What they’re working on now:

Since they’re expanding quicker than their current space allows, they’re raising money for bricks to build another classroom 6×8 metres in size. They currently have 3 classrooms, meaning that the students can only attend 1 and a half hour lessons throughout the day. They have one toilet, a library with three computers and an open space for a playground.

One brick costs $1 and when I was there, they only needed $952. I’m happy to say that most of my Riel went into their donation box, and I truly hope that you, my loyal readers, can also see the value in this.

The entire cost of the project is broken down as follows:

2 tonnes of cement = $190
200 bricks = $200
2 cubic metres of sand = $80
3 buckets of paint = $90
10 8 metre long steel posts = $80
15 boxes of tiles = $90
12 sheets of metal roofing tile = $72
Paying labourers for 10 days = $150

They have more people willing to help than they can accommodate for; charging their volunteer teachers for only the basic room and board also makes it an appealing volun-tourism option. If I have a break from school and time, I would love to go back and help them build the classroom, or teach the kids English, or anything really that would be of any help. It broke my heart when almost every student hesitantly asked “see you tomorrow?”

How to reach them:

I know that I have friends, family and readers who care about causes that are real, who care about the well-being of children and who are passionate about bettering the lives of those less fortunate. Sometimes it’s hard to distinguish the causes worth donating to, and even then there is the question of whether or not the money will actually do the desired action. I can promise you that this is something well worth helping. As you can see, they don’t need much, and they’re trying as hard as possible to be completely transparent by outlining where all the money goes. (Even by taking pictures of the receipts of purchases made and uploading them to Facebook!)

Of course, the need doesn’t stop there. Since the classes and materials they provide are all free to the students who may not otherwise be able to afford to attend classes, they are in constant need of money to purchase books, writing utensils and simply to provide electricity for those later evening classes when they can’t work by the light of the sun.

If you want to see for yourself, their facebook page is here: Ceshe Cambodia
The C.E.S.H.A website , AND another: Teaching English in Siem Reap

Rure can be reached by e-mail here: rady.rure@gmail.com

Money can be deposited directly into the school’s account, named Rady Rure at ACLEDA Bank Plc. # 3475-01-051075-15, Bic Code: ACLBKHPPXXX

Or sent through Western Union to Rady Rure, Thnol Chak Village, Kiensange Commune, Sotnikum district, Siem Reap Provice

Or, if you have an account, sent through PayPal, all you need is his e-mail, rady.rure@gmail.com

Make sure that you drop Rure an email to let him know about your donation so that they can put your name on the donors’ wall.

Welcome to Cambodia: Would you like a scam to go with your entry stamp?

Anyone who does any research about Cambodia may come across many helpful blogs and websites warning you of all the ways that you could get ripped off at the land borders. Unfortunately, the Cambodian police don’t do much to dissuade the amount of people running around and “helping” tourists, some of them even wearing official looking badges.

When I initially decided to stay longer than the length of a Visa run, I researched as much as I possibly could about everything needed to cross the border. How much it should cost, where to go, who to trust (mostly, don’t trust anybody) and all the different scams that have been in place over the years. Luckily, I didn’t have to do it alone having met a guy through some of the teachers in Ban Phe and a couple of his friends that we met along the way.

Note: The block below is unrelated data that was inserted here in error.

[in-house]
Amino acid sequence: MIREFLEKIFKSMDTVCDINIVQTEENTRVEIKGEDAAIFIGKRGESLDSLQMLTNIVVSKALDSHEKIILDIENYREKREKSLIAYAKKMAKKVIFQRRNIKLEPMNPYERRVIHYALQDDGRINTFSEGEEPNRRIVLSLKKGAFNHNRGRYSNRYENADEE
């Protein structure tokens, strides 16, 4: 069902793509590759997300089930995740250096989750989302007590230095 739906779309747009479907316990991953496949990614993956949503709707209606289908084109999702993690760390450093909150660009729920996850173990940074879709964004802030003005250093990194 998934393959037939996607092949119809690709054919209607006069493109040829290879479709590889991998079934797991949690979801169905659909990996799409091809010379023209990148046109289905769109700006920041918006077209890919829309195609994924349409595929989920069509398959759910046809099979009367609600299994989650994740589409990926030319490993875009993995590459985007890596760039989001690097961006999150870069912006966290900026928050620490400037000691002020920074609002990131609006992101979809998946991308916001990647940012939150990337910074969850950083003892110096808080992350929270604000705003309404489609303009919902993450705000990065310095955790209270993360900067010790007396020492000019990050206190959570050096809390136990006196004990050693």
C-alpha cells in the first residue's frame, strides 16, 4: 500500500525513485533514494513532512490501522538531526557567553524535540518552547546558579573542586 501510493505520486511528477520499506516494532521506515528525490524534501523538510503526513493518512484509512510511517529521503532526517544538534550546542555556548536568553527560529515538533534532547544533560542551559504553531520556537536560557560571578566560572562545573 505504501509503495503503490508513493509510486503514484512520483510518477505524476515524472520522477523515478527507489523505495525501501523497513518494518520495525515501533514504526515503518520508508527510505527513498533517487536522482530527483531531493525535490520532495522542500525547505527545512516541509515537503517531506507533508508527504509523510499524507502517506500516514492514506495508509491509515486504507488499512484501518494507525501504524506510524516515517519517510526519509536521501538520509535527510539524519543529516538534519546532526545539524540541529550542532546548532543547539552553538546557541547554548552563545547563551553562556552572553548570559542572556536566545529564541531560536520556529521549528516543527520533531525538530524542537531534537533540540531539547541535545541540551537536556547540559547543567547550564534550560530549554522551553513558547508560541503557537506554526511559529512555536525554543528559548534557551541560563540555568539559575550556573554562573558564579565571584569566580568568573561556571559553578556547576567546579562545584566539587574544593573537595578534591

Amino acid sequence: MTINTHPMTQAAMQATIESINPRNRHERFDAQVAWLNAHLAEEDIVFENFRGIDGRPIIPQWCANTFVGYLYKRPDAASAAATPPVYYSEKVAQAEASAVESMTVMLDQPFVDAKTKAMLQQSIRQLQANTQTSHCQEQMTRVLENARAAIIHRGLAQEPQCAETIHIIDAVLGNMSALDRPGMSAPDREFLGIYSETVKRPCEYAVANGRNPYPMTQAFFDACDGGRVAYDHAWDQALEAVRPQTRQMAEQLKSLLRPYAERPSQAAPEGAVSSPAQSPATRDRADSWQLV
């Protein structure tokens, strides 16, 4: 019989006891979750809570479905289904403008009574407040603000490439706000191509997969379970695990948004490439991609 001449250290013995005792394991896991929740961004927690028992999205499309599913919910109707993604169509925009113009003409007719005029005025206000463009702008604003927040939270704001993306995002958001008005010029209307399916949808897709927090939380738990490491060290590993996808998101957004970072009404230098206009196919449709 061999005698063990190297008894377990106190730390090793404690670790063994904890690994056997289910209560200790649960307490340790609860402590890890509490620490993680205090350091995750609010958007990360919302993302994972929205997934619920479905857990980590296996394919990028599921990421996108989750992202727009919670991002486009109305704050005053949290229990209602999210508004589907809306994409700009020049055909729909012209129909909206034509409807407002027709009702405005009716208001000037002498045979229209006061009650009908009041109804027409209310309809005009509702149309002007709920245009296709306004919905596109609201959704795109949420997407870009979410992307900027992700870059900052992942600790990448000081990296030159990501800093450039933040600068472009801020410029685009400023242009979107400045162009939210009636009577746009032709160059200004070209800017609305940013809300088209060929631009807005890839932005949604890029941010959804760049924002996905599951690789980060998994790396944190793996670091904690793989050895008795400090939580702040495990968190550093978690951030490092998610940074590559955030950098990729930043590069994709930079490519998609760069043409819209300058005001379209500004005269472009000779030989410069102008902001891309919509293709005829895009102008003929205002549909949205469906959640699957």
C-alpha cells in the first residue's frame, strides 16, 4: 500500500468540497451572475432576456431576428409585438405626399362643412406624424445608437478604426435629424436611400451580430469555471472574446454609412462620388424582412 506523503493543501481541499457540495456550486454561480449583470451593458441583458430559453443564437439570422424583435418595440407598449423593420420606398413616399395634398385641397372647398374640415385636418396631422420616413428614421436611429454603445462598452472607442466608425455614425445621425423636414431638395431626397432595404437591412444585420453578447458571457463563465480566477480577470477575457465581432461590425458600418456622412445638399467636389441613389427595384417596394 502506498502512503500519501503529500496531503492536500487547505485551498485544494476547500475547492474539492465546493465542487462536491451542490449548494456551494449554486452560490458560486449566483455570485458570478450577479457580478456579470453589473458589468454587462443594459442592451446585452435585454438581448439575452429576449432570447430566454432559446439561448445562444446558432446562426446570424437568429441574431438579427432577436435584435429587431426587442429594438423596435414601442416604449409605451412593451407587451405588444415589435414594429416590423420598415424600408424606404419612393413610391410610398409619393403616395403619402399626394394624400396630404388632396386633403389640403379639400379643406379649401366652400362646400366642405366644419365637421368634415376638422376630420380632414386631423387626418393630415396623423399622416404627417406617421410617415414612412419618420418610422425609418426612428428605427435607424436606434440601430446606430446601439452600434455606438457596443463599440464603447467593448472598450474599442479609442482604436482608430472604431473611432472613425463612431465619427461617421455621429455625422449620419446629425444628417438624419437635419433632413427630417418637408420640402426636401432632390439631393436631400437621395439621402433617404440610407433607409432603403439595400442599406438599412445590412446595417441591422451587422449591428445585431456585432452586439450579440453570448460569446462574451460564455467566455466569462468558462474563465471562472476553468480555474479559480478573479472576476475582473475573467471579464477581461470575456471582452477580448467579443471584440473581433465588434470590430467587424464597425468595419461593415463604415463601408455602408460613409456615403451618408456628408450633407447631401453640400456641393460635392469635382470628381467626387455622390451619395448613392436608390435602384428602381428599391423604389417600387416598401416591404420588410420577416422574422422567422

When our tuk-tuk dropped us off on the Aranyaphratet side of the border in Thailand, we paid him his 80 baht, collected our bags and ourselves and started walking. The first thing we came across was a long walkway to the left that presented the perfect opportunity to take pictures of the bridge announcing the Kingdom of Cambodia.

After getting our Thailand exit stamps, we kind of cluelessly headed into the street, and apparently noticing our cluelessness an official looking guy comes up and just points us in the direction of the Cambodian immigration office. Being the only one who seemed to remember the instructions about where to go, everyone wanted to ignore the tout and headed to arrivals, only to be sent back to apply for the Visa before they could get their stamp. Despite our insistence to ignore the guy who kept pointing us in the direction to go, he mercilessly followed us around, “helping” us find the proper locations. Not once did he offer to help us get an “express” visa by moving us to the front of the line, nor did he ever tell us anything that wasn’t the absolute truth (yet).

The only overpayment in regards to the visa was that they had written on a clipboard that the charge was $20 +100 baht. No idea why there was an extra charge and no amount of arguing would persuade them to change their position on the price.

After successfully getting our entry stamps, our trusty tout followed us onto the free shuttle bus that would take us to the passenger transport terminal where we could either catch a bus or a cab into Siem Reap. Throughout the ride he was charming and friendly, helping Ben with his learning of basic Khmer words and phrases so that he could charm the locals. The rest of us weren’t paying him any attention, and predictably once we got to the transport station he had gained enough of their trust (I say ‘their’ because I had a bad gut feeling) and we booked a taxi and they were convinced to change all their baht to Riel. (“They won’t accept baht anywhere in Cambodia” pfffft)

The taxi was the same price as the research we had done, and afterwards I remembered reading and ALL of the blogs and websites I had read said not to change money at the tourist transport center. Why? Because the exchange rate is awful and they don’t even USE Riel in Cambodia – at least not in the areas where we were, A.K.A the tourist areas. They seriously have EVERYTHING priced in US Dollars, and only use Riel because they don’t have any American coin, so if anything costs $1.25, it actually costs $1 and 1,000 Riel.

Despite the tout, there were very few other beggers or seriously annoying people hanging around, maybe it was an off day or maybe they have some sort of scam union where all the “helpers” work together, but we weren’t hassled too much. Despite being frazzled by the heat and the weight of bags, we were able to pretty much breeze through the entire process.

Did I mention that the douche tout asked for a tip when we were getting into our cab? I was able to skirt that quite gracefully as we were trying to organize ourselves in the cab, but others weren’t so lucky…